Is there a term for when a noun is used as an adjective, as in:

  • Click the button to open the configuration dialog.
  • I need to stop at the car wash.
  • The train station is right next to the bus station.
  • Do you have documentation for the setup process?
  • I'm throwing a party, and the entire ELU community is invited.
  • Hopefully, the party won't get busted by the grammar police again.

Is there a word to describe that?

Also, are those even adjectives? Or are they adverbs or something?

(I feel like this must be a duplicate (?) but I could only find questions about when adjectives are used as nouns, not the other way around...)


There are several terms for this: attributive noun, qualifying noun, noun adjunct, noun modifier. ("Adjectival noun" is an older term for it as well.)

It is still a noun—not an adjective or adverb—but it's used to modify another noun an way similar to what adjectives do.

An adjective can be used after the noun: The large station / the station is large

But an attributive noun can't: The train station / *The station is train

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  • Not a foolproof test; a nuclear explosion / an electrical storm. – Edwin Ashworth Feb 19 at 18:59
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    Hmm. It seems grammatical to me to say, "The explosion was nuclear" or "The storm was electrical." Awkward, yes. Ungrammatical, I don't think so. – Jake Frandsen Feb 19 at 21:11
  • @EdwinAshworth Hm, yeah, I'm stupid but I have to agree with Jake on that test. "The explosion is nuclear" is weird but still makes sense, otoh with a ... wait for it ... 🎉 qualifying noun 🎉 as in "population explosion", "the explosion is population" doesn't make sense any more. The test still checks out in both cases. – Jason C Feb 19 at 23:51
  • 'The explosion is nuclear' is non-standard. Some adjectives (eg 'mere', 'elder', 'former', 'chemical', ) are well recognised to be attributive-only (just as there are a few that are predicative only, like 'awake', 'alert', 'aloof', 'unaware'). And try making sense of 'The man was mere' from 'He was a mere man'. There can be problems with some words in deciding whether a premodifier is an adjective or an attributive noun (a fun party, a steel bridge are two examples that grammarians have studied in depth). – Edwin Ashworth Feb 20 at 12:06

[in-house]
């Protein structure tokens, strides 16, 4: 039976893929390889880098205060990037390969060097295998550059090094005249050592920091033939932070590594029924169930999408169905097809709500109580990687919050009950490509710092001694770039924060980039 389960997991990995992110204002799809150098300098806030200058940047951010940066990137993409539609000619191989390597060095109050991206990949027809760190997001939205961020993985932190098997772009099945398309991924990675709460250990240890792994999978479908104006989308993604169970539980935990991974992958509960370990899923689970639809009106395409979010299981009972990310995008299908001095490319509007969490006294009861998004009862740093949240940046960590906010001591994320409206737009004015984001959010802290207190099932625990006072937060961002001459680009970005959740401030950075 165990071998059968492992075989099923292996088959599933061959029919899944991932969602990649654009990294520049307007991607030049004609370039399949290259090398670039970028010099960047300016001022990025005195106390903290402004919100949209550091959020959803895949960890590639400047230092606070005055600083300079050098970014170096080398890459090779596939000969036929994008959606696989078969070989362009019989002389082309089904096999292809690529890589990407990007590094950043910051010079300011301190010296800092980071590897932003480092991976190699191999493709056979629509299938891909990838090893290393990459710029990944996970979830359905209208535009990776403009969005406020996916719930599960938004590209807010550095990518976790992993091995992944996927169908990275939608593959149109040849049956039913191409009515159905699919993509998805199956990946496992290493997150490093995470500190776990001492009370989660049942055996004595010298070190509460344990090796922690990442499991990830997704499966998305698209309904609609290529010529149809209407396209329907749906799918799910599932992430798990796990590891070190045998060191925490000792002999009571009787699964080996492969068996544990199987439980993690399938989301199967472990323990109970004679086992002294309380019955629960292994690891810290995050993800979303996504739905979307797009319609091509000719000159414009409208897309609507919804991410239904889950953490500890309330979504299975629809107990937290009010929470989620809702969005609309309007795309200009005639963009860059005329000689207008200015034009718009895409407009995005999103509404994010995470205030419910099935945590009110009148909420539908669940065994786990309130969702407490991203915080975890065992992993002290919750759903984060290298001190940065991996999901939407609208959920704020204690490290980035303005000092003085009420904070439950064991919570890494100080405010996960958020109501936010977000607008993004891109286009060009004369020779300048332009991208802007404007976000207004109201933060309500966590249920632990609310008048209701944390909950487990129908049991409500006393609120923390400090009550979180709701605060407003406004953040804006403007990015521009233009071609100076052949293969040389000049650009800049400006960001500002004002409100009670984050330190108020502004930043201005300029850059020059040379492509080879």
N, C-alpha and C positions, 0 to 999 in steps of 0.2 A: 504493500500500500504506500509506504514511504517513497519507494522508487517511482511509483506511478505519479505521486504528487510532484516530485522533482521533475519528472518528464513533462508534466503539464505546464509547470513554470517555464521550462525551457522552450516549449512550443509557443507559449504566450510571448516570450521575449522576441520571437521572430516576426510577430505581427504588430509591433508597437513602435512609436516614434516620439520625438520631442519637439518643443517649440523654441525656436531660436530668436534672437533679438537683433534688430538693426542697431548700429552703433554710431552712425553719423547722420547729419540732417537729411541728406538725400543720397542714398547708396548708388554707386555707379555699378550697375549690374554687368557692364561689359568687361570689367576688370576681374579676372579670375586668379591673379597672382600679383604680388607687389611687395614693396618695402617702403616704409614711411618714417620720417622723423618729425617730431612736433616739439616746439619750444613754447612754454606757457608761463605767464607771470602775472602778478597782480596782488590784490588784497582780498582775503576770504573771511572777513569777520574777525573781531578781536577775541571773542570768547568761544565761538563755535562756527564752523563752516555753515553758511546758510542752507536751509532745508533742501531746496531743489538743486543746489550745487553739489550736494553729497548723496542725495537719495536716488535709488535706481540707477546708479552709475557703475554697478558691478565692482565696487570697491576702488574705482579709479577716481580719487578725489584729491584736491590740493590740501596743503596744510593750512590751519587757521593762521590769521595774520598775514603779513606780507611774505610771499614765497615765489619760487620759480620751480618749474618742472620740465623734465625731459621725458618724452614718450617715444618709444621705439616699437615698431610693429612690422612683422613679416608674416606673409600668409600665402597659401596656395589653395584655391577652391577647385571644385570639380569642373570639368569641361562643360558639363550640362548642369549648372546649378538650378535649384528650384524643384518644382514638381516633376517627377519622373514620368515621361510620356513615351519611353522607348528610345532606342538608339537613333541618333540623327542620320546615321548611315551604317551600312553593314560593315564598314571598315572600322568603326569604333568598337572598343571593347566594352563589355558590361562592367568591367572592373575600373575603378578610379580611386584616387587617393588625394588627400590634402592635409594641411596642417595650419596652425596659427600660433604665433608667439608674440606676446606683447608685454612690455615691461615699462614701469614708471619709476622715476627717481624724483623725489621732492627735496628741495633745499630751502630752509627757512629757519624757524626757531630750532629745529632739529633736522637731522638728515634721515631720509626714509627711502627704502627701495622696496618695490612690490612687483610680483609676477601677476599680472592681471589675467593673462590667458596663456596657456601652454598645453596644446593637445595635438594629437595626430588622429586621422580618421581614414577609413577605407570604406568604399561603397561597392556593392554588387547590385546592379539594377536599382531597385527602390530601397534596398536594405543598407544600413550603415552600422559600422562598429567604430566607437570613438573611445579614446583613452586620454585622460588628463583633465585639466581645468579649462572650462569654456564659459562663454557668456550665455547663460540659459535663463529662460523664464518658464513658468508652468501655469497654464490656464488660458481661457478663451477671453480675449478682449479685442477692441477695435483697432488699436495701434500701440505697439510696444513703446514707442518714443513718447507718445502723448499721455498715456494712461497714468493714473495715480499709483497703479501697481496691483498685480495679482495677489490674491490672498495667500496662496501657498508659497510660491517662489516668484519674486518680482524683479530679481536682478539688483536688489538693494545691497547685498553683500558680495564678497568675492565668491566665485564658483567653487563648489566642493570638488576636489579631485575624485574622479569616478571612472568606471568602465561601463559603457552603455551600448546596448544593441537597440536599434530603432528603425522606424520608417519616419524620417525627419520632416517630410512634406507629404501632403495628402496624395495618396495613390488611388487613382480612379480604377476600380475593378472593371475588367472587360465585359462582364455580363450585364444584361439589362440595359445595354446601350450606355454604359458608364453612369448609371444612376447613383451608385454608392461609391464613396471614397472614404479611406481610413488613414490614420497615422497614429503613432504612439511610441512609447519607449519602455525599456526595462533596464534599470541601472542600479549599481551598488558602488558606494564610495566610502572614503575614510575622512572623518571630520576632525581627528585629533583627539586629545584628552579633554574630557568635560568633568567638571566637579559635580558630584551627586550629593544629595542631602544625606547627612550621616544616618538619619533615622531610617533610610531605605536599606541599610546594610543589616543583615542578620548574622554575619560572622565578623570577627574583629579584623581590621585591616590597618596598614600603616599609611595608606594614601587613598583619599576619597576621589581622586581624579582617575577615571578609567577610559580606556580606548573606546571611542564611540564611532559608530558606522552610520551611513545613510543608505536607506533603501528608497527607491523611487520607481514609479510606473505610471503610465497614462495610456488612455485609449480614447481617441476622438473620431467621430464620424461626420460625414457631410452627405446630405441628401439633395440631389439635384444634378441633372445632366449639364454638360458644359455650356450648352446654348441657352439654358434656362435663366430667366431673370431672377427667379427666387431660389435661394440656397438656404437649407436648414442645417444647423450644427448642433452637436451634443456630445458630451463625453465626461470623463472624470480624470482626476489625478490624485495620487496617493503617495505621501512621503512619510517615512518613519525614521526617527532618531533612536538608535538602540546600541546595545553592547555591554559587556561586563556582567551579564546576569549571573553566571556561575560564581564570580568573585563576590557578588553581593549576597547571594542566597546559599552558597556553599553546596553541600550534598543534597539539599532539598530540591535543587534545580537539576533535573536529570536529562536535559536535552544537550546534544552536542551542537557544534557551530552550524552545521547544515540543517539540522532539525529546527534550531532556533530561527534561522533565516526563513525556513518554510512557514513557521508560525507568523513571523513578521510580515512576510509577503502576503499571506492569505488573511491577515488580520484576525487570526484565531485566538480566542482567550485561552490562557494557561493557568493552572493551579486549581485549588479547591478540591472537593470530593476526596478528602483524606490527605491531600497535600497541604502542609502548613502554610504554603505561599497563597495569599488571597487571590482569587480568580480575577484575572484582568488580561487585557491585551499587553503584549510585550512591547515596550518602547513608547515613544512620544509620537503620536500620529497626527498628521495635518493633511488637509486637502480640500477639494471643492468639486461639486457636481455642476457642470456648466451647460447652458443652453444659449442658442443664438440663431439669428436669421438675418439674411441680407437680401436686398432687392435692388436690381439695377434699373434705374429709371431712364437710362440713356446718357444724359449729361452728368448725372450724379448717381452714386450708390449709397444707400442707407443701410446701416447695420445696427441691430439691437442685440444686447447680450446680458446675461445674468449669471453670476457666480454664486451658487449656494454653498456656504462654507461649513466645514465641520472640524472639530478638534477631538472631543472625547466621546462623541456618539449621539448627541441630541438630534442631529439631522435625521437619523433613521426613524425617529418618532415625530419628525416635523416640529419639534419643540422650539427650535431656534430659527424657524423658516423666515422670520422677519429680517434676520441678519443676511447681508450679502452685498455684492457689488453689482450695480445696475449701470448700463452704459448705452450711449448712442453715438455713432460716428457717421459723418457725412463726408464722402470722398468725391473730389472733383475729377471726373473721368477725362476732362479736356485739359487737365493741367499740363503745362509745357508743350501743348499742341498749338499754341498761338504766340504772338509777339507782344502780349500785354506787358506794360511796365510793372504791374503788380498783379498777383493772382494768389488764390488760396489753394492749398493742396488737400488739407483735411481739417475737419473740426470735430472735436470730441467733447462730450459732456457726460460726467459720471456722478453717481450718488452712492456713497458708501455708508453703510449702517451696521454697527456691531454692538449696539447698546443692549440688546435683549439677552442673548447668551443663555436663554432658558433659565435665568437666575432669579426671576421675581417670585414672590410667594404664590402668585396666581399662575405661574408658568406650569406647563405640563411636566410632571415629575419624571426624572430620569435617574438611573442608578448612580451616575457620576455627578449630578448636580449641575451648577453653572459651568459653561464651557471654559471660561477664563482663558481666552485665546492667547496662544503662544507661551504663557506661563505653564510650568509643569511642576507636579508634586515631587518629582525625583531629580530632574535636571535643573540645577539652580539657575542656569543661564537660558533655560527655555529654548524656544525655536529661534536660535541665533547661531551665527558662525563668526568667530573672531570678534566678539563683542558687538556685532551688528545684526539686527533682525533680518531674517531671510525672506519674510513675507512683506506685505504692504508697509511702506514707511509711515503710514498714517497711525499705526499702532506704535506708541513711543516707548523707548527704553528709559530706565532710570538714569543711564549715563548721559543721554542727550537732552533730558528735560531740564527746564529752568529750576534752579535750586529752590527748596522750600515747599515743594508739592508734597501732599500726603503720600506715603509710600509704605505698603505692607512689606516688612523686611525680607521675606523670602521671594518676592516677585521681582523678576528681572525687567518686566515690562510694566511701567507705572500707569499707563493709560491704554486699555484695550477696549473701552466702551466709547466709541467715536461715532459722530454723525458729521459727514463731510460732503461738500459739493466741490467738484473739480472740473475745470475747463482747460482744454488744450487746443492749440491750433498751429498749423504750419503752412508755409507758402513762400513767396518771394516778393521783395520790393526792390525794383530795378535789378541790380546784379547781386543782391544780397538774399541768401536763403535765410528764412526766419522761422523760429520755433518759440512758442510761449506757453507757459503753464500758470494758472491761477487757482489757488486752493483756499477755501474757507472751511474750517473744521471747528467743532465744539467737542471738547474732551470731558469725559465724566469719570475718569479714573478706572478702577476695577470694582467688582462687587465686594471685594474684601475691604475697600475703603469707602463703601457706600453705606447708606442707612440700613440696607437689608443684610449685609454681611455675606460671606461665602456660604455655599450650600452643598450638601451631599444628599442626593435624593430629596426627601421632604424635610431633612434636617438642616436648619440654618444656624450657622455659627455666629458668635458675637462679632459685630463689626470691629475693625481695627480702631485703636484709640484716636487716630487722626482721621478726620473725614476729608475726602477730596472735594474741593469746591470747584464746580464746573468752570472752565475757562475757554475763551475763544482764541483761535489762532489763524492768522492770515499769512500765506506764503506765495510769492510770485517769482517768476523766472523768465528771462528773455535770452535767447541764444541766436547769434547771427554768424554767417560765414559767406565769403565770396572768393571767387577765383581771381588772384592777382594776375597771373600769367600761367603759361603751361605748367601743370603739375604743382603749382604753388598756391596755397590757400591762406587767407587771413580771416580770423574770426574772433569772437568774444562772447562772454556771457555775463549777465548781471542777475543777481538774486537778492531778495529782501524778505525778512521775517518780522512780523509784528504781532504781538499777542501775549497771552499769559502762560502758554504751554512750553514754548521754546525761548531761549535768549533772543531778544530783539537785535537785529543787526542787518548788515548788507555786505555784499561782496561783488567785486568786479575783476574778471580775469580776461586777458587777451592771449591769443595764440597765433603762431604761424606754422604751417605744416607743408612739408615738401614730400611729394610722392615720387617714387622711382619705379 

The nouns in your examples are not really used as an adjectives; they are used as nominal modifiers, and those can either be adjectives or nouns. In the latter case there is a grey area with compound nouns.

In some grammatical approaches there is a distinction between form (adjective) and function (modifier); different forms can fulfill a particular function.

Most of your examples I would actually classify as compound nouns.

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  • I didn't even know "modifiers" were a thing; I'll go read more. Where is the line between a noun with a modifier and a compound noun (or is that enough for a new question)? – Jason C Feb 19 at 17:49
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    It depends on the grammatical theory; some more traditional approaches might have different terminology. The line between nominal modifiers and compound nouns is fluid. If a particular combination is used frequently, it tends to be seen as a compound. Can be quite subjective. – Oliver Mason Feb 19 at 17:52

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